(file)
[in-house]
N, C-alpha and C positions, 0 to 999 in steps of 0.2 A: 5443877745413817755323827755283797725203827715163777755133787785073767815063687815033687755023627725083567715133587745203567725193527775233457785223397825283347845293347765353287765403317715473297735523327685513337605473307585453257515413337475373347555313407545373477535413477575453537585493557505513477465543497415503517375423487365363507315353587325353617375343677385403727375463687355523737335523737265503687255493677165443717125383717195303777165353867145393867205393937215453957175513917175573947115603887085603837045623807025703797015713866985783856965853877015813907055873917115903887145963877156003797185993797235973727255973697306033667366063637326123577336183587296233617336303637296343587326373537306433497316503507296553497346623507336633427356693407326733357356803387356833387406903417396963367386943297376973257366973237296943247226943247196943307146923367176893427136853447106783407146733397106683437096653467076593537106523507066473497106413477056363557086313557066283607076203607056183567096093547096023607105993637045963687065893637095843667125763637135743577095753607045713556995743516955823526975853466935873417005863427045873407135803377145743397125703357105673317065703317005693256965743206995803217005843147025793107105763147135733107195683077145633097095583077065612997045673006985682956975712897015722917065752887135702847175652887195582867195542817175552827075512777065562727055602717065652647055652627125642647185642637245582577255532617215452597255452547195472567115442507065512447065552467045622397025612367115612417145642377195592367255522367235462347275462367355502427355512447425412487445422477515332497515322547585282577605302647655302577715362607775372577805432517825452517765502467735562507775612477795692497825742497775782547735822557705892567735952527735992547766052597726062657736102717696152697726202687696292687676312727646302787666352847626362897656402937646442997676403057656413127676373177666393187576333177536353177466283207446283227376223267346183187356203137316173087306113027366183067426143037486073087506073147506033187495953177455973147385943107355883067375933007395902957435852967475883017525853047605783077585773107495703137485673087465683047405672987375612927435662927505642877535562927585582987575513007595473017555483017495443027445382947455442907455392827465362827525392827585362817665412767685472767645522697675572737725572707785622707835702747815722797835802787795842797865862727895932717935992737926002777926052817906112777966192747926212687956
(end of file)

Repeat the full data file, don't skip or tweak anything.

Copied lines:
[in-house]
N, C-alpha and C positions, 0 to 999 in steps of 0.2 A: 5443877745413817755323827755283797725203827715163777755133787785073767815063687815033687755023627725083567715133587745203567725193527775233457785223397825283347845293347765353287765403317715473297735523327685513337605473307585453257515413337475373347555313407545373477535413477575453537585493557505513477465543497415503517375423487365363507315353587325353617375343677385403727375463687355523737335523737265503687255493677165443717125383717195303777165353867145393867205393937215453957175513917175573947115603887085603837045623807025703797015713866985783856965853877015813907055873917115903887145963877156003797185993797235973727255973697306033667366063637326123577336183587296233617336303637296343587326373537306433497316503507296553497346623507336633427356693407326733357356803387356833387406903417396963367386943297376973257366973237296943247226943247196943307146923367176893427136853447106783407146733397106683437096653467076593537106523507066473497106413477056363557086313557066283607076203607056183567096093547096023607105993637045963687065893637095843667125763637135743577095753607045713556995743516955823526975853466935873417005863427045873407135803377145743397125703357105673317065703317005693256965743206995803217005843147025793107105763147135733107195683077145633097095583077065612997045673006985682956975712897015722917065752887135702847175652887195582867195542817175552827075512777065562727055602717065652647055652627125642647185642637245582577255532617215452597255452547195472567115442507065512447065552467045622397025612367115612417145642377195592367255522367235462347275462367355502427355512447425412487445422477515332497515322547585282577605302647655302577715362607775372577805432517825452517765502467735562507775612477795692497825742497775782547735822557705892567735952527735992547766052597726062657736102717696152697726202687696292687676312727646302787666352847626362897656402937646442997676403057656413127676373177666393187576333177536353177466283207446283227376223267346183187356203137316173087306113027366183067426143037486073087506073147506033187495953177455973147385943107355883067375933007395902957435852967475883017525853047605783077585773107495703137485673087465683047405672987375612927435662927505642877535562927585582987575513007595473017555483017495443027445382947455442907455392827465362827525392827585362817665412767685472767645522697675572737725572707785622707835702747815722797835802787795842797865862727895932717935992737926002777926052817906112777966192747926212687956